Industry News

By Olga Ruzhelneyk

On June, 21th, 2017, on the third day of the 52nd International Paris Air Show, Défense Conseil International (DCI) invited EDR journalists for a press conference dedicated to the celebration of its 45th birthday. The conference was held by the chairman and CEO of DCI Jean-Michel Palagos with a presence of Deputy CEO Julia Maris, Director of DCI-COFRAS Patrick Tanguy, Director of Henri Rouby, Director of Innovation Armelle Le Veu Seroude, and Director of Communication Karine Leprêtre.

From the left, Director of Communication of DCI Karine Leprêtre, Executive Vice-President of DCI-AIRCO Henri Rouby, Deputy Director General of DCI. Julia Maris, CEO of DCI Jean-Michel Palagos, General Director of DCI-COFRAS Patrick Tanguy, Director of Innovations Amelle Le Veu Seroude.

Mr Palagos presented to the journalists the evolution of DCI over the last 45 years and the digital transformation of the company towards new training methods. It was shown that DCI became the reference operator for the transfer of the French armed forces’ know-how to international partners, offering services that are certified “French Forces Training”. DCI operates several international training centres in France and has its headquarters in Paris. Moreover, due to its capacity-based approach, DCI provides countries friendly with France with customized solutions for personnel training and equipment maintenance. Thus, it is also based in the Middle-East (Kuwait, the United Arab Emirates, Saudi Arabia and Qatar) and in Asia (Malaysia and Singapore).

Over the course of last years, DCI has been developing increasingly innovative solutions for companies in the defense sector. DCI is focusing on the key issues, like supporting the upsurge in the innovation division’s activities: training engineering (digital learning), cyber defense, airborne surveillance, UAVs, military healthcare, oil logistics and European and international institutions.

It has been an extraordinary adventure for DCI. The company was born 45 years ago in Saudi Arabia. The Kingdom bought a considerable number of AMX-30 battle tanks from our Army. Saudi Arabia required not only the delivery of those tanks, but as well training its crew handling and maintenance of these vehicles. And that is when the brilliant idea appeared to create COFRAS (Compagnie Française d’Assistance Spécialisée) under the auspices of the French State, which later became DCI. Ever since it has become a guidance line for DCI – providing French know-how to the countries that are friendly with France. For 45 years, DCI has been offering consulting, training and assistance in all aspects of defense and security services”, said Mr. Palagos.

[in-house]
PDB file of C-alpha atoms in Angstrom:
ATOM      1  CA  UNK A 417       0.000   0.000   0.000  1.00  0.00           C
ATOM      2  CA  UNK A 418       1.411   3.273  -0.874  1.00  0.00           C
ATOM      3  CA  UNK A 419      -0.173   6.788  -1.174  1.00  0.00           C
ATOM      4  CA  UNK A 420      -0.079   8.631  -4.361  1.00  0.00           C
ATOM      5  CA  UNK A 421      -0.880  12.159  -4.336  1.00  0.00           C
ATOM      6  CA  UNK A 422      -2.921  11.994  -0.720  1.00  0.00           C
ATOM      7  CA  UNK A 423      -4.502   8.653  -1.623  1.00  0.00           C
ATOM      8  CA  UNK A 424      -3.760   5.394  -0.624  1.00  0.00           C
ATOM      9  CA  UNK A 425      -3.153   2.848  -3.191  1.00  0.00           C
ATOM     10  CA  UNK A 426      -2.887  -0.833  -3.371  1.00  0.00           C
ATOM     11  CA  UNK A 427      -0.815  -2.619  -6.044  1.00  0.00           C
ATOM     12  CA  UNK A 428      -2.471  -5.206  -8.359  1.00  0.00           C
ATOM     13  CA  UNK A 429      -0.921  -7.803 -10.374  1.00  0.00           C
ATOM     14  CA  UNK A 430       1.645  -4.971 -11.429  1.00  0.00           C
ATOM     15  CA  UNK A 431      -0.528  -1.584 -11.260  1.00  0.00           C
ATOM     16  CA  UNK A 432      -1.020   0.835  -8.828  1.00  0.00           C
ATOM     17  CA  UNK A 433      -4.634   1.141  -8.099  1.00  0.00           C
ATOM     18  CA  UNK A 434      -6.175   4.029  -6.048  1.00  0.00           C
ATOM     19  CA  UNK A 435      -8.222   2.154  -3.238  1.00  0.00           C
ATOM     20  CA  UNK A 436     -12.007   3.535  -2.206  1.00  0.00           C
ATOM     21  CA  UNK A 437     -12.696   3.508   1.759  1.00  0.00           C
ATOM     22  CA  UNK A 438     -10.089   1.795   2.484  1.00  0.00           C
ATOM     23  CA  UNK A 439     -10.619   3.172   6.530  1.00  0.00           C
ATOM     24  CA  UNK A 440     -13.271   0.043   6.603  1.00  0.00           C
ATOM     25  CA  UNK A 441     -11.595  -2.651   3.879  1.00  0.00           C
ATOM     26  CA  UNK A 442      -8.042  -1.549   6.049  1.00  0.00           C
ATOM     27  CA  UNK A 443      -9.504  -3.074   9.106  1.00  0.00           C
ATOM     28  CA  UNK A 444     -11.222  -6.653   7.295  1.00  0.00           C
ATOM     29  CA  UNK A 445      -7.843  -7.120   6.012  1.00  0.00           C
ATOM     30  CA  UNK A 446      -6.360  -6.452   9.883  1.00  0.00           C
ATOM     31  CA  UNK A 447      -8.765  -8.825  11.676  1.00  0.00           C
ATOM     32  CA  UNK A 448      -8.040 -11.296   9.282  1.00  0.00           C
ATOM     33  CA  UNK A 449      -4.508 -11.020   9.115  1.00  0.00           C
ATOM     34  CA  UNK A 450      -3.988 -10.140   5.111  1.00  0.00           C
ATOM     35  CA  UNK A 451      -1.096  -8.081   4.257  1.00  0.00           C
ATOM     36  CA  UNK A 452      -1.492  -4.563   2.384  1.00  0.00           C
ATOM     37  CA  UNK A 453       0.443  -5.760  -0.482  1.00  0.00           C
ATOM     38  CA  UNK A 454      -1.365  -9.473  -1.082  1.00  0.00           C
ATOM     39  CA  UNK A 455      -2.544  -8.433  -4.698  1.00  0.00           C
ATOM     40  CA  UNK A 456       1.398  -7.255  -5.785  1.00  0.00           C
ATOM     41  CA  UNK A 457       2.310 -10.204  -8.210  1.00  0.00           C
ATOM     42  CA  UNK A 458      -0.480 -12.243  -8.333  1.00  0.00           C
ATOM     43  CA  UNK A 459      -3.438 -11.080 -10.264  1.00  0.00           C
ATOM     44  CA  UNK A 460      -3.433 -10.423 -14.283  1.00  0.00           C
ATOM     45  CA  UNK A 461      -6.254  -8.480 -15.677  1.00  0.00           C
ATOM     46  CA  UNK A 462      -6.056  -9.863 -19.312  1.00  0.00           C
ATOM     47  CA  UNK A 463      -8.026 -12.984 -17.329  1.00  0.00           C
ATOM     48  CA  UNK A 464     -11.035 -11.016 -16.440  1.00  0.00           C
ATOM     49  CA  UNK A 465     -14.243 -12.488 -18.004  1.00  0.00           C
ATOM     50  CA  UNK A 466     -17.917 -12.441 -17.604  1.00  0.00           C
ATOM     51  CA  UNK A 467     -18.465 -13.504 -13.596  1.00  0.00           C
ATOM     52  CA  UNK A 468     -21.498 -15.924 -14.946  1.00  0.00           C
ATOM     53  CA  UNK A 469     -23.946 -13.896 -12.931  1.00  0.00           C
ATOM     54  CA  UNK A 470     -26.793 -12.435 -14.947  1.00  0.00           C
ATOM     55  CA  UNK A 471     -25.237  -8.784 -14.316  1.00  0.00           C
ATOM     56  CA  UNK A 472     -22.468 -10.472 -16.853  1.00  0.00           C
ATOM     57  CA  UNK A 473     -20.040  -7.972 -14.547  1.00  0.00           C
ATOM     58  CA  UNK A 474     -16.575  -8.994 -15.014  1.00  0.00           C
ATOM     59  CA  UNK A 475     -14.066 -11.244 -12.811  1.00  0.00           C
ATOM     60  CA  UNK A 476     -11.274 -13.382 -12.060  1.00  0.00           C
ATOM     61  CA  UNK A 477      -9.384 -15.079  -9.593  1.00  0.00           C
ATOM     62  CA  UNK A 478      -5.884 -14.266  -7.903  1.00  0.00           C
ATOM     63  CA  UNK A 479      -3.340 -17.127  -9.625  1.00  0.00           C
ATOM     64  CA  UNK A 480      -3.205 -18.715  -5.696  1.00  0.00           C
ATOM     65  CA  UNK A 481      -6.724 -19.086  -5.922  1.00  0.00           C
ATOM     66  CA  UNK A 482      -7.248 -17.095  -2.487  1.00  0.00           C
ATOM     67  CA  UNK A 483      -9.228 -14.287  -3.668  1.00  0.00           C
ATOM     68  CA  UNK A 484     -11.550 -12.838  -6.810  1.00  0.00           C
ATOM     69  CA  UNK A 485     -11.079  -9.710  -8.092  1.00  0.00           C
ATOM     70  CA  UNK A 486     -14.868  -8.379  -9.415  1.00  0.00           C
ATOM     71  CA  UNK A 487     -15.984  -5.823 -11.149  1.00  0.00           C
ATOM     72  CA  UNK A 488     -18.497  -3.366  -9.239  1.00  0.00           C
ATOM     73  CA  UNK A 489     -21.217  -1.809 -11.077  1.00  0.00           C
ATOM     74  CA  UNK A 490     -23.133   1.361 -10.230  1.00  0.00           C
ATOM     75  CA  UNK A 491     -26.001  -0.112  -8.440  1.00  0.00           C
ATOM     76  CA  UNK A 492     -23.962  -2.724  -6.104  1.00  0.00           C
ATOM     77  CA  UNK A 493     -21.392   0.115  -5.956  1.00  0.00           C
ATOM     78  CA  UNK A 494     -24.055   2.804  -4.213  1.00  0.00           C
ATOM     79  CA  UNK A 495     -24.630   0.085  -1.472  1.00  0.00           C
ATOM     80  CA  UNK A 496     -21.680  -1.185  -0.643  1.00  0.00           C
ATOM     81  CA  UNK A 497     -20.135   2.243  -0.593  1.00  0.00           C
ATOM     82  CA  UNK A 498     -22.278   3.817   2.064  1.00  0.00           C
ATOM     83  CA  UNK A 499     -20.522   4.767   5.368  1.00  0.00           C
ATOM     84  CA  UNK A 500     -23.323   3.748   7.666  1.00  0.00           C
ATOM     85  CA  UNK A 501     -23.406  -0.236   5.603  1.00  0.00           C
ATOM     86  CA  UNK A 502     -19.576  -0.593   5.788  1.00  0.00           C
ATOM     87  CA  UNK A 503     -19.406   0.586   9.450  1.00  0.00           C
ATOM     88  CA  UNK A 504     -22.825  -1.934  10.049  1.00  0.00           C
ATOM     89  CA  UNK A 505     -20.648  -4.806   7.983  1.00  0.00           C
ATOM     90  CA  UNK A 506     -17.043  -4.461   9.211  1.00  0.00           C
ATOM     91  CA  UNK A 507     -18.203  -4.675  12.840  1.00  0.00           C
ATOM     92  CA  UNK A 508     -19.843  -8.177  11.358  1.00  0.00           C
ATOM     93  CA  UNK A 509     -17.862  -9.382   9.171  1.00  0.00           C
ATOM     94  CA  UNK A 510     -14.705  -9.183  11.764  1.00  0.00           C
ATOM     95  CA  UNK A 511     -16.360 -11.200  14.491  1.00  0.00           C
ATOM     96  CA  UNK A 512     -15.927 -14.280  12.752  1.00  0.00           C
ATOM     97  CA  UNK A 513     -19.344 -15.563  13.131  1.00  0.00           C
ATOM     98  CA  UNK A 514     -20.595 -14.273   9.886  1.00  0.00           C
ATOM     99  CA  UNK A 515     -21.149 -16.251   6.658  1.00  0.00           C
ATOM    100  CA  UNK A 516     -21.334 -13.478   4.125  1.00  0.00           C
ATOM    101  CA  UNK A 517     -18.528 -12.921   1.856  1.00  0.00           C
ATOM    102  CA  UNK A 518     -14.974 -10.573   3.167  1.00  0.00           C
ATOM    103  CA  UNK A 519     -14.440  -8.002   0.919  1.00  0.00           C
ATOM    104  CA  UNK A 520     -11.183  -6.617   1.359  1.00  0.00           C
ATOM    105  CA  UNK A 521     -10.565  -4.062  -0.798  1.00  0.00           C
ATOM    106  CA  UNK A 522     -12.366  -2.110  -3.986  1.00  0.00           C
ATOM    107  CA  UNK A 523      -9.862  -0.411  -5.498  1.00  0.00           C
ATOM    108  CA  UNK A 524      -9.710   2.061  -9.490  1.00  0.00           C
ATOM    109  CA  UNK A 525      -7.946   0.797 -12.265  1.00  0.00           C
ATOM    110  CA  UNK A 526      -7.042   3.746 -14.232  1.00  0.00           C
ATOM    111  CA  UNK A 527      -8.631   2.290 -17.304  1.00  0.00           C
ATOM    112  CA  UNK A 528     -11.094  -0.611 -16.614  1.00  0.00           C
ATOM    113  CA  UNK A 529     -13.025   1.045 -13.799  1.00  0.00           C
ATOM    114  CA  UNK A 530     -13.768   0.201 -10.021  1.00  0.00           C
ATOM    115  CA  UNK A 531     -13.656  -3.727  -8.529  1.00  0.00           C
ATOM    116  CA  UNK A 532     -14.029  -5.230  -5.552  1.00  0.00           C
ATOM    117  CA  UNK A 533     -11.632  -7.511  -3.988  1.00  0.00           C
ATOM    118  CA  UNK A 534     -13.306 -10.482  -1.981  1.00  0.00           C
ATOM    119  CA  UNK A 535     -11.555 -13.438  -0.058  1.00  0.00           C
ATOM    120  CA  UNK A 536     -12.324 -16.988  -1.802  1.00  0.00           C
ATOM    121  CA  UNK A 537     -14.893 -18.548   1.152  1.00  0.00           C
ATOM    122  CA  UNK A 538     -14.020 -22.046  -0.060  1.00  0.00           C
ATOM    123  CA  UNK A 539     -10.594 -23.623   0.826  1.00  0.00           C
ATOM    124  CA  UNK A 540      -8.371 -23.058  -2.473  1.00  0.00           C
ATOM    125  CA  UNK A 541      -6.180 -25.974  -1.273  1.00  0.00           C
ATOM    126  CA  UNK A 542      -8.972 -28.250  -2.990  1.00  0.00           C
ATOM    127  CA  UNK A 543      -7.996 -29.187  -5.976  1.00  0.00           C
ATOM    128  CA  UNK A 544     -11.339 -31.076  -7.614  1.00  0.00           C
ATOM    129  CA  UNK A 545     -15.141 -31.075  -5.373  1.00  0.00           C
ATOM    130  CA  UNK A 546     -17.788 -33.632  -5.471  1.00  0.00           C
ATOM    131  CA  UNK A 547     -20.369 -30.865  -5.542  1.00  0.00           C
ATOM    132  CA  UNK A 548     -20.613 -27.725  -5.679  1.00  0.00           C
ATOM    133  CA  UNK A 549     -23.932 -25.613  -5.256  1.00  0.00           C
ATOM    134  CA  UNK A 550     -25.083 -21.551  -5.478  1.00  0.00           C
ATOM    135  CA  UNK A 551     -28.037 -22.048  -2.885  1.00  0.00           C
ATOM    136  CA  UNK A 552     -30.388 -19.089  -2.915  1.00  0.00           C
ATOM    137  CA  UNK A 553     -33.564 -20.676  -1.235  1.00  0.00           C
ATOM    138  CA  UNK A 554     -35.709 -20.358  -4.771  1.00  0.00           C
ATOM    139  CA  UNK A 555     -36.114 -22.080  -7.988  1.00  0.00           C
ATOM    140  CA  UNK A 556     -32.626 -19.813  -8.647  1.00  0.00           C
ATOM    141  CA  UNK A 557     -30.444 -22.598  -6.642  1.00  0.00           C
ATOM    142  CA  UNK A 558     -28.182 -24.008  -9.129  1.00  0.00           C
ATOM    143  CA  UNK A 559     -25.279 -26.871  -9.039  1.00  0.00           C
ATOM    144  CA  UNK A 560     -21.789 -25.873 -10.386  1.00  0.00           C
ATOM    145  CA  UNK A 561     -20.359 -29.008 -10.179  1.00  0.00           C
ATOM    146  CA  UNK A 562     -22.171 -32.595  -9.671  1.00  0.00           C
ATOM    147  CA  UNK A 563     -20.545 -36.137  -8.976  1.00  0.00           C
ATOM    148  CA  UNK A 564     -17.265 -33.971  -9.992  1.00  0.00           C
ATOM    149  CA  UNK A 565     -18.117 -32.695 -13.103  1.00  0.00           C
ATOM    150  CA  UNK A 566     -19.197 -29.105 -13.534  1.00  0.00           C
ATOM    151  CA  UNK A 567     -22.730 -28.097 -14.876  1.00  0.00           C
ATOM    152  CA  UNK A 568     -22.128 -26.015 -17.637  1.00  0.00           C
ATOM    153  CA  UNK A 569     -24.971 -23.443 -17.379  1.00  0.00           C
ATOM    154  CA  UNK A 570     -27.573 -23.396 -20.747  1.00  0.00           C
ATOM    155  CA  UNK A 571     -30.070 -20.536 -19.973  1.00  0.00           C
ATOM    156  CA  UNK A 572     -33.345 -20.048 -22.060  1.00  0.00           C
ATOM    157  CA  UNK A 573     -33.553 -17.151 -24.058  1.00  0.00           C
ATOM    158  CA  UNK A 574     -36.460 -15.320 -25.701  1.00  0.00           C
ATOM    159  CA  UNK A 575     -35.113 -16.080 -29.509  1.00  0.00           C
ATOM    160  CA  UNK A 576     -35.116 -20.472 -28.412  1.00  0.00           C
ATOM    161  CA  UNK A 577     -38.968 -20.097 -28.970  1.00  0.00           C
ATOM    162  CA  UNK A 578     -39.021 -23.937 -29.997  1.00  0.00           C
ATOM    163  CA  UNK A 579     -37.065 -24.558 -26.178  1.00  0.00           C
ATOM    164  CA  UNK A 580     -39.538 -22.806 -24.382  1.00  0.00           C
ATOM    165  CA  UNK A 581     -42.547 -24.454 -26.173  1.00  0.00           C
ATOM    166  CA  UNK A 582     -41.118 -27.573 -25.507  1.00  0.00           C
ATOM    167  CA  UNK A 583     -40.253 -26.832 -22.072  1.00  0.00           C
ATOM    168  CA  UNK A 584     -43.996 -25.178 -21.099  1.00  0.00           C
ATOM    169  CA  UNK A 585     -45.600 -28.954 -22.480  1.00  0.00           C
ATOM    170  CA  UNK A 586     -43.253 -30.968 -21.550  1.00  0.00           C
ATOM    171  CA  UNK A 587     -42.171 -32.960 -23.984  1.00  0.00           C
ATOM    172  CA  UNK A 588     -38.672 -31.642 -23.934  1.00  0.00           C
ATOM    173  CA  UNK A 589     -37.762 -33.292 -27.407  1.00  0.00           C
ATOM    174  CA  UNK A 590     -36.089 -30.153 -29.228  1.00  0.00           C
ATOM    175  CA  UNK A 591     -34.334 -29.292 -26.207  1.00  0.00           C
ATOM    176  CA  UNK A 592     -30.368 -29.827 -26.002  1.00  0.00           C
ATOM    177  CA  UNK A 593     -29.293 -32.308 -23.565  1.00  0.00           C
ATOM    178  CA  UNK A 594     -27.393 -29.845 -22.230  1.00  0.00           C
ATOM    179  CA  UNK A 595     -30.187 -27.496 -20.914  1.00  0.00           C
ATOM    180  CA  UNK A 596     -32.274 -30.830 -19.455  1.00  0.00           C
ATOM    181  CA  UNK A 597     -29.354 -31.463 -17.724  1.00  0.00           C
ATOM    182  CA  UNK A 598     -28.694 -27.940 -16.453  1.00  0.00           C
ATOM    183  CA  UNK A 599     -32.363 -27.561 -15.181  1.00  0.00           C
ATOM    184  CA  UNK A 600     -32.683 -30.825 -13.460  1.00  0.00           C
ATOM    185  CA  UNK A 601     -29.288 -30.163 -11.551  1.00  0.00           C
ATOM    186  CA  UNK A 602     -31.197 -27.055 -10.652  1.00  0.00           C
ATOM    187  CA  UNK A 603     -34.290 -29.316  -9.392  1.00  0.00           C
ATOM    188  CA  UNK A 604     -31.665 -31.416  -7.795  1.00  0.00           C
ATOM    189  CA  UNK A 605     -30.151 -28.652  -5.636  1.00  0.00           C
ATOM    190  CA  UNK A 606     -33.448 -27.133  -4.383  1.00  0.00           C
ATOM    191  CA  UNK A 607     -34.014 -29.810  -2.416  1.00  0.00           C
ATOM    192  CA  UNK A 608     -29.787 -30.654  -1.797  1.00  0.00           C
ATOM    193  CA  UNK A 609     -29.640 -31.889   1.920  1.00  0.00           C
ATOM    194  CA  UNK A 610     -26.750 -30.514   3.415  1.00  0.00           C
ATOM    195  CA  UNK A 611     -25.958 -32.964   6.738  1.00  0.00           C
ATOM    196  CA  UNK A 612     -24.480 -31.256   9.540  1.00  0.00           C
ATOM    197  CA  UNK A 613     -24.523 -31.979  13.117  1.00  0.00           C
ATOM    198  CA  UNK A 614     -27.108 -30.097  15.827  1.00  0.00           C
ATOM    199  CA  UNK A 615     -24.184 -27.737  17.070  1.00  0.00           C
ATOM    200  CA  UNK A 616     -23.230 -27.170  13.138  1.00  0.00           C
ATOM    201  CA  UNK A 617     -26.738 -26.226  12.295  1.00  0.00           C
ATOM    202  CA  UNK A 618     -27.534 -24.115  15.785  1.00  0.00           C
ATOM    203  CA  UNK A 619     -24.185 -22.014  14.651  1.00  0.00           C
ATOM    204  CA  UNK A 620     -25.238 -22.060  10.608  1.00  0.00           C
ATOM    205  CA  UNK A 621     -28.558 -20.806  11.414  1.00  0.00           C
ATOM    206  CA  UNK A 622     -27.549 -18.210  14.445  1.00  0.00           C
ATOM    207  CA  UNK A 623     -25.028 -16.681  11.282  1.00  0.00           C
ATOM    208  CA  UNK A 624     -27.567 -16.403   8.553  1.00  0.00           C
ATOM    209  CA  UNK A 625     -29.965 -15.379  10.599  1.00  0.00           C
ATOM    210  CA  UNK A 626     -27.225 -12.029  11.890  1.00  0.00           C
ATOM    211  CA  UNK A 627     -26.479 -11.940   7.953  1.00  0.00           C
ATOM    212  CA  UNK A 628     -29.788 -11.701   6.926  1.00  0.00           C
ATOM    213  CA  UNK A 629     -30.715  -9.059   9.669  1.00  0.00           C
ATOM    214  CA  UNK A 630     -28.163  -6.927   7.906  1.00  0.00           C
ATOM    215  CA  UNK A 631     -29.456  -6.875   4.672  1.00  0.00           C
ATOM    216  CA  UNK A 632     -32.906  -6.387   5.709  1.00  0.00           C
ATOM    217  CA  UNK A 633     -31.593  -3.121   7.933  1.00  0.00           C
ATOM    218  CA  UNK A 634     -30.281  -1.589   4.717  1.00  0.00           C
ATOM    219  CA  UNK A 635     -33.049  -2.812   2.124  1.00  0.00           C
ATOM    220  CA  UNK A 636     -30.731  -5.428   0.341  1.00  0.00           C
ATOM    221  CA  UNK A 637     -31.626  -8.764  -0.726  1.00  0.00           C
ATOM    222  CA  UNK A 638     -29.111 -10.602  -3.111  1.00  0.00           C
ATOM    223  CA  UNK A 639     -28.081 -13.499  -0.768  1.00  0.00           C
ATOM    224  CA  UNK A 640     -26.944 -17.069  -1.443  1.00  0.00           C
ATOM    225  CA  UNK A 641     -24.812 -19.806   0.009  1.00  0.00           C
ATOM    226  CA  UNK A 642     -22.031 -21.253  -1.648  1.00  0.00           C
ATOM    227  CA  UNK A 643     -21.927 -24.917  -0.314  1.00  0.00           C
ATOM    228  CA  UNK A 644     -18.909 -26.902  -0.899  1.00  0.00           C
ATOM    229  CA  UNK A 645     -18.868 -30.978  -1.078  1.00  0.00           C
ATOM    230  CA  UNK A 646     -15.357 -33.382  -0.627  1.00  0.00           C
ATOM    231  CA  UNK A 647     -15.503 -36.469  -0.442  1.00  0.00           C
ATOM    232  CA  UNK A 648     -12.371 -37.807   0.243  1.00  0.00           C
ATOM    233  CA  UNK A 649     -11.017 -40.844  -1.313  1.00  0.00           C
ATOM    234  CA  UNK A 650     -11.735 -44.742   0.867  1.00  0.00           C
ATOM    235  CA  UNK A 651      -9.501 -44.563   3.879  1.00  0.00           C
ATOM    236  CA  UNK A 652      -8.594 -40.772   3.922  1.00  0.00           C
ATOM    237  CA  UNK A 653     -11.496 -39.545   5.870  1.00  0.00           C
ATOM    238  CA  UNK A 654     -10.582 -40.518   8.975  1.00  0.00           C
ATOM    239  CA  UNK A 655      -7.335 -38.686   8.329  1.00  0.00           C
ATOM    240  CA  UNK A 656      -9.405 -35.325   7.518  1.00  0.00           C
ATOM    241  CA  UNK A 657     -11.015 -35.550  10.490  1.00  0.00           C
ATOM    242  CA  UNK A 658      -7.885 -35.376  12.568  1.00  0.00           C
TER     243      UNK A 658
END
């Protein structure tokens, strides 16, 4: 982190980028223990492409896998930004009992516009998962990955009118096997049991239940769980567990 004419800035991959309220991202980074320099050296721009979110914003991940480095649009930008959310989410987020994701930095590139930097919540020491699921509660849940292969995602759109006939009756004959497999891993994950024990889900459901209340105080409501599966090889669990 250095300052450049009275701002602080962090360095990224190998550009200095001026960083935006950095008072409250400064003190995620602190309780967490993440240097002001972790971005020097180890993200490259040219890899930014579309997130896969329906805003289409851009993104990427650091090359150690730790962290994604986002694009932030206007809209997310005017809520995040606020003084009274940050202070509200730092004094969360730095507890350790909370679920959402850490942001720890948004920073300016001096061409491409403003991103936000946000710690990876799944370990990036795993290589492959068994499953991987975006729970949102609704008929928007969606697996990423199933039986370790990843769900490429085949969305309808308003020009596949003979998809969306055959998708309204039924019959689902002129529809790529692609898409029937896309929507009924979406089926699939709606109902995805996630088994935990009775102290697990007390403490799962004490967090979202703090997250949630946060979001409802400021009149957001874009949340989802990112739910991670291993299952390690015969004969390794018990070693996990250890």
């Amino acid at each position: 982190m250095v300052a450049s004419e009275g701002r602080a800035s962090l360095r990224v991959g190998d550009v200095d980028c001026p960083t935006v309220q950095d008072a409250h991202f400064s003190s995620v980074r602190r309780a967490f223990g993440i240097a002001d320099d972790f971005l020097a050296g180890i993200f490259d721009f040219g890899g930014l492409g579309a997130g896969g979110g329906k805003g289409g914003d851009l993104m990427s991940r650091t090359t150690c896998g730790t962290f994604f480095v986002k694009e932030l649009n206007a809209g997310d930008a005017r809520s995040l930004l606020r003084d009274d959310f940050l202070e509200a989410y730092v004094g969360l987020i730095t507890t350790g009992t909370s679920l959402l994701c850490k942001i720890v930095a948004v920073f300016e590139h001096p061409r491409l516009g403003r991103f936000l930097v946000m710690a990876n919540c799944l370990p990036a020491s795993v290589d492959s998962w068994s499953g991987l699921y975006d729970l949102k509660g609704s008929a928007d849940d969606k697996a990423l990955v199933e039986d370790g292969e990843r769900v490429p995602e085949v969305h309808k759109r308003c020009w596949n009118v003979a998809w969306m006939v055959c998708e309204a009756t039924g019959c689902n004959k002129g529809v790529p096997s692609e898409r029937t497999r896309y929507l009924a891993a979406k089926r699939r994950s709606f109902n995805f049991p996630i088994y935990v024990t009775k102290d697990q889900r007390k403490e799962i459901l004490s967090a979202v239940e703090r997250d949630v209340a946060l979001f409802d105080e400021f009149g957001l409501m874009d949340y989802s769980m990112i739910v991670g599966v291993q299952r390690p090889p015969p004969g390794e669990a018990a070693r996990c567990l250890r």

Answering the questions asked throughout the press conference, Mr. Palagos and other members of the DCI board explained that all their training centers, even though some are located abroad and in different countries, do not compete with each other, but work in synergy. The company cherishes the idea of promoting NATO standards to non-NATO members in the best way possible. In order to achieve this goal, DCI have significantly invested in innovative and modern learning tools and facilities and has put in place new ways to develop its activities. Self-improvement plays a very important role for DCI: the innovation department have been created as an internal start-ups incubator to offer innovative activities a positive environment and anticipate issues that might occur. The assumption here is clear – “Creativity suggests liberty”, as Mr Palagos summarised.